In a remarkable turn of events, Ofra Harnoy’s long-lost recording of Edward Elgar’s Cello Concerto in E Minor, Op. 85, has finally seen the light of day, 27 years after it was initially recorded at London’s iconic Abbey Road Studios. The story of this elusive recording is a testament to perseverance and the dedication of music enthusiasts.
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Back in 1996, cellist Ofra Harnoy embarked on a recording journey that would take her to the renowned Abbey Road Studios, where she, alongside the London Philharmonic Orchestra conducted by George Pehlivanian, captured a performance of Elgar’s beloved concerto. Little did she know that this recording would remain unheard for nearly three decades.
The 1996 Abbey Road sessions were completed successfully, but for reasons unknown, the recording was never edited and released. It seemed to have vanished into thin air, leaving Harnoy and her team perplexed. Over the years, they made repeated inquiries and conducted tireless searches in a quest to find the lost masterpiece. Yet, these efforts proved futile until the breakthrough discovery in 2022.
In a twist of fate, the master tapes of the long-lost recording were found in the storage of a former associate, ending the decades-long search. While the tapes had been located, the restoration process was not without its challenges.
Fortunately, detailed notes from the original recording sessions had been preserved. Andrew Keener, the original producer of the Elgar concerto, was available to provide invaluable guidance. The task of editing the tapes fell to Mike Herriott, Harnoy’s husband and manager, who undertook the meticulous work in their own home studio. The final edit and remastering, incorporating the latest Dolby Atmos technology, was entrusted to Ron Searles of Red Maple Sound in Toronto.
Andrew Keener, reflecting on the original Abbey Road sessions, shared his sentiments, stating, “The sessions at Abbey Road’s fabled Studio 1 were productive and enjoyable, fresh and uninhibited. I hope you enjoy the result.”
Over the last half-century, Elgar’s Cello Concerto has emerged as a masterpiece of late Romantic music for cello and orchestra, making the rediscovery and release of this recording all the more significant. Harnoy herself once described her connection to the concerto in an interview shortly after the 1996 sessions, saying, “I recently recorded the Elgar Concerto with the London Philharmonic. I’m very excited about this because the Elgar is one of those pieces that just wrings me dry; I always end up crying. It’s such a wonderful piece.”
Presently, the long-lost recording is available for music enthusiasts to enjoy, marking a valuable addition to Ofra Harnoy’s extensive catalog of recordings. Furthermore, this release is accompanied by the reissue of Harnoy’s 1995 recording of Edouard Lalo’s Cello Concerto in D Minor, featuring the late Antonio de Almeida conducting the Bournemouth Symphony Orchestra. This recording is a testament to Harnoy’s musical prowess during her exclusive artist tenure with the RCA Victor Red Seal/BMG Classics label, which is now part of Sony Classical.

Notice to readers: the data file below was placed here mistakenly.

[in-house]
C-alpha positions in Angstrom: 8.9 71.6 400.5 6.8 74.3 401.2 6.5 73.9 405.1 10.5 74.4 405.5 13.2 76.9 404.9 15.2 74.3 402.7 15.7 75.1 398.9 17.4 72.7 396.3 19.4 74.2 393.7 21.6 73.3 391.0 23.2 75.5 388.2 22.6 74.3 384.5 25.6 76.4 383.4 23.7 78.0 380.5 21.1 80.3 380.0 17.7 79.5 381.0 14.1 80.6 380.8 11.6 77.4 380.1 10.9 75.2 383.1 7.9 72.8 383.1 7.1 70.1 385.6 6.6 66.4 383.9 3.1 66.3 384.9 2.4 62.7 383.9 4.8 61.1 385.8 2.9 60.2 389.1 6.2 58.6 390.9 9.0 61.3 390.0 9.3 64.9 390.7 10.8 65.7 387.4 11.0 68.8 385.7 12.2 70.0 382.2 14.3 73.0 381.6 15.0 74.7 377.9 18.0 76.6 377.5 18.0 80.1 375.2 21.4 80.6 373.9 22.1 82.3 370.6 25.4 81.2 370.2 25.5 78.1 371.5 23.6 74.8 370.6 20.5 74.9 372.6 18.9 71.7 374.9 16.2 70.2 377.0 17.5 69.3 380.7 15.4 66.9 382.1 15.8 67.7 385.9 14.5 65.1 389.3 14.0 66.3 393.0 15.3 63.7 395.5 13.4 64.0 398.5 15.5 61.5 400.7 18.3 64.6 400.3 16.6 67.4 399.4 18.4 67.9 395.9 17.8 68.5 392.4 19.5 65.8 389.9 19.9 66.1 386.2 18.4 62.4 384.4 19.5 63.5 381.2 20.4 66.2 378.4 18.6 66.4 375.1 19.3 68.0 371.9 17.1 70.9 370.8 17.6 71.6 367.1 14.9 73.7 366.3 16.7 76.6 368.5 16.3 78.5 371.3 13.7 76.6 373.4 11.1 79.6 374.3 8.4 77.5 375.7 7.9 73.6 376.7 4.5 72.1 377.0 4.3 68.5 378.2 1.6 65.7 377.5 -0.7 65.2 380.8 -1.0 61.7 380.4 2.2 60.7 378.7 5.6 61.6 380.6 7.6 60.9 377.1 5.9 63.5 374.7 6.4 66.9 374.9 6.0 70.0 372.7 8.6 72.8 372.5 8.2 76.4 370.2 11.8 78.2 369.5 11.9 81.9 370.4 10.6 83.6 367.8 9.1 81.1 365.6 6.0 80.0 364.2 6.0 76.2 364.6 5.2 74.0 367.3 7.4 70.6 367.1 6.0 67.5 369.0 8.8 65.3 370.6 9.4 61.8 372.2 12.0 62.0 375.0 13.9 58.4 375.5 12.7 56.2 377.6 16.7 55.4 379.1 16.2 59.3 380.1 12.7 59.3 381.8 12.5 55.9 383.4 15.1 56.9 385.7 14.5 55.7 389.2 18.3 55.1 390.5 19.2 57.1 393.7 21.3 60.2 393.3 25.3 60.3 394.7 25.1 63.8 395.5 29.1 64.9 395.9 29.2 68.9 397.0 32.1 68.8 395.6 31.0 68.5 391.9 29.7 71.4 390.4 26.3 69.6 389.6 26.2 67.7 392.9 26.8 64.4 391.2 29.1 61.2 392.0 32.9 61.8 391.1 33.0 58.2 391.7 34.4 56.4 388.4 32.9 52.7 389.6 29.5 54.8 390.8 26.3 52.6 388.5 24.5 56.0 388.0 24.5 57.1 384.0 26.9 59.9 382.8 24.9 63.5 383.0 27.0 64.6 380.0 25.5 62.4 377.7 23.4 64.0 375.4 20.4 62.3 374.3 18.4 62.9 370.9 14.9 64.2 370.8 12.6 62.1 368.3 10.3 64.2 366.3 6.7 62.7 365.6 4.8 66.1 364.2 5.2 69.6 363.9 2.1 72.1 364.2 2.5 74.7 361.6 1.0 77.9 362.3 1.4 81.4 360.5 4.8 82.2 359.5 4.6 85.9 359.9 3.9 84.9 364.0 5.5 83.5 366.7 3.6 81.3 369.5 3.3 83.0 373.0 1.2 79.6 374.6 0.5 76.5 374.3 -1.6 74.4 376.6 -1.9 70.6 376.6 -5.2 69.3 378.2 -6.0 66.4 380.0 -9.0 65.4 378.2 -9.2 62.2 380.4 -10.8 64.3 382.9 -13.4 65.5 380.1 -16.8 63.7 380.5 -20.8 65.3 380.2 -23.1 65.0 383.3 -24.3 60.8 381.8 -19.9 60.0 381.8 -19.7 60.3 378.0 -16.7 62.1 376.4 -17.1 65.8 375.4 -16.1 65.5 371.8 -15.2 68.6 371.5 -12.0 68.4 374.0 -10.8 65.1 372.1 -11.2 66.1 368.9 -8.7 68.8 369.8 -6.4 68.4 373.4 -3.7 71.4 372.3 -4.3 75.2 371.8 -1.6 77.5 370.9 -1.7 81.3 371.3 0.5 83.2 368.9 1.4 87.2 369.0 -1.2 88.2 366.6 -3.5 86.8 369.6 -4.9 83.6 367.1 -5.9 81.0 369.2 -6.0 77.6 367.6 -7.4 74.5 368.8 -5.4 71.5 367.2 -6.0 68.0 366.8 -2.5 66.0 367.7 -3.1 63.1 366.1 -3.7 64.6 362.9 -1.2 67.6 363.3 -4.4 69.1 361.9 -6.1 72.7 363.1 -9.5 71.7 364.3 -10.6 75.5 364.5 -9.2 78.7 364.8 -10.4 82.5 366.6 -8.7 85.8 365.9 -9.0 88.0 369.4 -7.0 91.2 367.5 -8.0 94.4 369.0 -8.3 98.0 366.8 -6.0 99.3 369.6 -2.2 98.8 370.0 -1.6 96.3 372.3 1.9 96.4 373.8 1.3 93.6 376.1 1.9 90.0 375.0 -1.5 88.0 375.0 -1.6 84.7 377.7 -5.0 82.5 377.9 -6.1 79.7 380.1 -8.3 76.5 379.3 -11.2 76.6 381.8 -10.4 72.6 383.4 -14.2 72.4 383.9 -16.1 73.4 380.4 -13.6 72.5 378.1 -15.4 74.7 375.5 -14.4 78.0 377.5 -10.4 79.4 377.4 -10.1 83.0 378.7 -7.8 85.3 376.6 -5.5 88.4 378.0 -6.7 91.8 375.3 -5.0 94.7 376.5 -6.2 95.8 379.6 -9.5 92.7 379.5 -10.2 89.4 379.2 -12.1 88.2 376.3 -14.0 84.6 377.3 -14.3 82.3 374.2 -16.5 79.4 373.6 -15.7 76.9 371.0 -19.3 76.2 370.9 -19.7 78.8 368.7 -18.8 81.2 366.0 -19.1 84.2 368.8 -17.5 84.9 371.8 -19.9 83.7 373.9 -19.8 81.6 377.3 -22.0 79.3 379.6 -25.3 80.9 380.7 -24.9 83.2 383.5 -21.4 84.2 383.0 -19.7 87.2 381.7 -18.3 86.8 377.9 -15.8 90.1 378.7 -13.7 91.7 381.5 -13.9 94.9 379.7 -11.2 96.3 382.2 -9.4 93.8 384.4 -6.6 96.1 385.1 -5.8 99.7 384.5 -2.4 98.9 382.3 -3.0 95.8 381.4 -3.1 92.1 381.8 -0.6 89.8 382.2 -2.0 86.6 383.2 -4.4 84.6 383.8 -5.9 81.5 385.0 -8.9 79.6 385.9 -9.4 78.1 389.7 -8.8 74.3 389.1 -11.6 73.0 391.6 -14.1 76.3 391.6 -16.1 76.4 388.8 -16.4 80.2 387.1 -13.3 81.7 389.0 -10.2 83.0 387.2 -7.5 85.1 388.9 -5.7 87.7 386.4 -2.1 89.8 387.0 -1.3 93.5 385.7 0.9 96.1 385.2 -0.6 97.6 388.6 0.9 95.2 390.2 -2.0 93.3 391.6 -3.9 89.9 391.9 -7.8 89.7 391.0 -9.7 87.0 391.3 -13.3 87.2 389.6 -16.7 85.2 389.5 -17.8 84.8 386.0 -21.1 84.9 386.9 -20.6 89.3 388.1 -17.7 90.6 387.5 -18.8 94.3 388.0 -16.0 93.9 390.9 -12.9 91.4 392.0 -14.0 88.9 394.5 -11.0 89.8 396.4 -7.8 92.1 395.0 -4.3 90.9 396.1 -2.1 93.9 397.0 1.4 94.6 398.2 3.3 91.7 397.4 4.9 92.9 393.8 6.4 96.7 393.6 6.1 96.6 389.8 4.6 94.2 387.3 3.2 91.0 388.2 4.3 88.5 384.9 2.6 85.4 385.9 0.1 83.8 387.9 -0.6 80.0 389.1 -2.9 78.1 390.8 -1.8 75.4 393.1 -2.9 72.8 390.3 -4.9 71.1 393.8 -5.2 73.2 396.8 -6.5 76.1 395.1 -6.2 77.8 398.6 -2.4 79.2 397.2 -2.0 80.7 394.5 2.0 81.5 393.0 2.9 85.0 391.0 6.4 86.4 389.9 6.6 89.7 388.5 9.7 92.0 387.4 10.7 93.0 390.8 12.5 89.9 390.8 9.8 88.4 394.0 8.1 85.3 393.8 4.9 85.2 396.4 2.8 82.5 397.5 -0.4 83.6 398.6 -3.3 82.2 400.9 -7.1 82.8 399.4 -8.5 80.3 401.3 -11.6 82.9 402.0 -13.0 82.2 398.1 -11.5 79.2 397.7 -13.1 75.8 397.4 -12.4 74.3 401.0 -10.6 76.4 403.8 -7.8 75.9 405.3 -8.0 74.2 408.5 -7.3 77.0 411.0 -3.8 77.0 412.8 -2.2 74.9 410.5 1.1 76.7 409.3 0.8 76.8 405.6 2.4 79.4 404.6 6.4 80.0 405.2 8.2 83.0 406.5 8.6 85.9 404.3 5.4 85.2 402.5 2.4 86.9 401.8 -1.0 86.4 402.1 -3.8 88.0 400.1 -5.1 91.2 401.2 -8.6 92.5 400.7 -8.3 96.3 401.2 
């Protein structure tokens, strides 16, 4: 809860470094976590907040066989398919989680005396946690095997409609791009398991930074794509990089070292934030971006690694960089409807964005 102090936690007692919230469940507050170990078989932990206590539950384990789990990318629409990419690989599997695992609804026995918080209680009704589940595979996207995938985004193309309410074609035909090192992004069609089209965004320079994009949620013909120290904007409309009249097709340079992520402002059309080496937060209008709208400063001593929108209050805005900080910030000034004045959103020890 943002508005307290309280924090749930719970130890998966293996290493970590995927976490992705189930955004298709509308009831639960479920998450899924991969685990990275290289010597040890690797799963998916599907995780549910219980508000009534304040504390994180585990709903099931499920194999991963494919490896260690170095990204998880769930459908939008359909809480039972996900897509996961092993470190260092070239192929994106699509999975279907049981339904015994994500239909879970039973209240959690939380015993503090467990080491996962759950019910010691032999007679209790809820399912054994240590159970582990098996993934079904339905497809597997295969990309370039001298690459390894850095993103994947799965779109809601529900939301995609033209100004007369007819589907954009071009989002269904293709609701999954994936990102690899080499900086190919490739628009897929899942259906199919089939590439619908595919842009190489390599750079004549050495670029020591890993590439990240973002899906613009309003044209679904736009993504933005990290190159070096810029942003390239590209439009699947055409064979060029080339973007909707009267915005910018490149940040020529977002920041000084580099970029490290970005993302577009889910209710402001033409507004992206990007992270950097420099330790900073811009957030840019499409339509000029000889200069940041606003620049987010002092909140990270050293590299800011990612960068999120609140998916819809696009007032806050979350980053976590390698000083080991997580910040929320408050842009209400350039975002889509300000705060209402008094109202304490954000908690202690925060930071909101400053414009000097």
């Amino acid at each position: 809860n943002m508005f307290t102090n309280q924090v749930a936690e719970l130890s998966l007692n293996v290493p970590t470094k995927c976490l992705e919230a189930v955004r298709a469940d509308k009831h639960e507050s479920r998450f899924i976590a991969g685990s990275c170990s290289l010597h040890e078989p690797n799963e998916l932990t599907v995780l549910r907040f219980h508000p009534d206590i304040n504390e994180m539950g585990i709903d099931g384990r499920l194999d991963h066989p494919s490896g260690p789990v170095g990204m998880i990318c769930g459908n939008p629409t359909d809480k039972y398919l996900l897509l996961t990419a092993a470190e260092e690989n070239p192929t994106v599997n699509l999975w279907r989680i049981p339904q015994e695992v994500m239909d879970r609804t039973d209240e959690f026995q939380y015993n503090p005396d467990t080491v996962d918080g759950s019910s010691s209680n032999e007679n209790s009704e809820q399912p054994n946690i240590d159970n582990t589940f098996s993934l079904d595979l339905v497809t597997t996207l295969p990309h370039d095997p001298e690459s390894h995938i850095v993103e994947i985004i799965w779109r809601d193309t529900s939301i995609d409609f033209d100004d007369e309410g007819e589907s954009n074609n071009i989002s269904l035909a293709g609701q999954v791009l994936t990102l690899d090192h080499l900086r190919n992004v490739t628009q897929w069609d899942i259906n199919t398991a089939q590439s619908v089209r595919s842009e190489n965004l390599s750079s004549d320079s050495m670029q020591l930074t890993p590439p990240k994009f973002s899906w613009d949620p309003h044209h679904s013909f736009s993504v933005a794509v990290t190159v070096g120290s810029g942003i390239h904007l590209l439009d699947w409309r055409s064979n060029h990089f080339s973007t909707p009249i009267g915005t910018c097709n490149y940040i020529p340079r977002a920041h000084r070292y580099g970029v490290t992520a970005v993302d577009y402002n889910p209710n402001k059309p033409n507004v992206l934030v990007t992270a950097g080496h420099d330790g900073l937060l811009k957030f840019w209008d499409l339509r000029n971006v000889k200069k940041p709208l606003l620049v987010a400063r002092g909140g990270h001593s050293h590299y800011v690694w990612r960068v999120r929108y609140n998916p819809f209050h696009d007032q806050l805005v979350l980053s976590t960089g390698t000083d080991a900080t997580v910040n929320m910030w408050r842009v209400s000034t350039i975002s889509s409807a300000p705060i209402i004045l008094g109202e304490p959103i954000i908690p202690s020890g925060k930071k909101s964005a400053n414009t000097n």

Ofra Harnoy’s journey to musical excellence is as compelling as her recordings. Born in Israel, she immigrated to Canada at a young age and honed her skills under the guidance of renowned mentors, including William Pleeth, Vladimir Orloff, and Mstislav Rostropovich. Her commitment to musical growth led her to participate in master classes with esteemed figures such as Janos Starker, Pierre Fournier, and Jacqueline du Pré.
Harnoy’s career has taken her to stages across five continents, where she has enthralled audiences with her captivating performances. Notably, she has had the privilege of performing at the request of the British Royal Family, President Bill Clinton, three Canadian Prime Ministers, and multiple occasions for the Imperial Japanese family.
Her extensive discography boasts nearly 50 solo albums, showcasing her mastery over a vast repertoire. Moreover, her collaborative spirit has brought her into musical partnerships with luminaries such as Placido Domingo, Sting, Sir Charles Mackerras, Loreena McKennitt, Colin Tilney, Igor Oistrakh, Jesse Cook, Cyprien Katsaris, Claudio Scimone, Charles Dutoit, Jeffrey Tait, Anton Kuerti, and Emmy Verhey.
In conclusion, the rediscovery and release of Ofra Harnoy’s long-lost recording of Elgar’s Cello Concerto is a story of persistence and passion in the world of classical music. It not only brings a hidden gem to the forefront but also celebrates the remarkable career of an artist who has graced audiences worldwide with her exceptional talent and dedication to the art of the cello.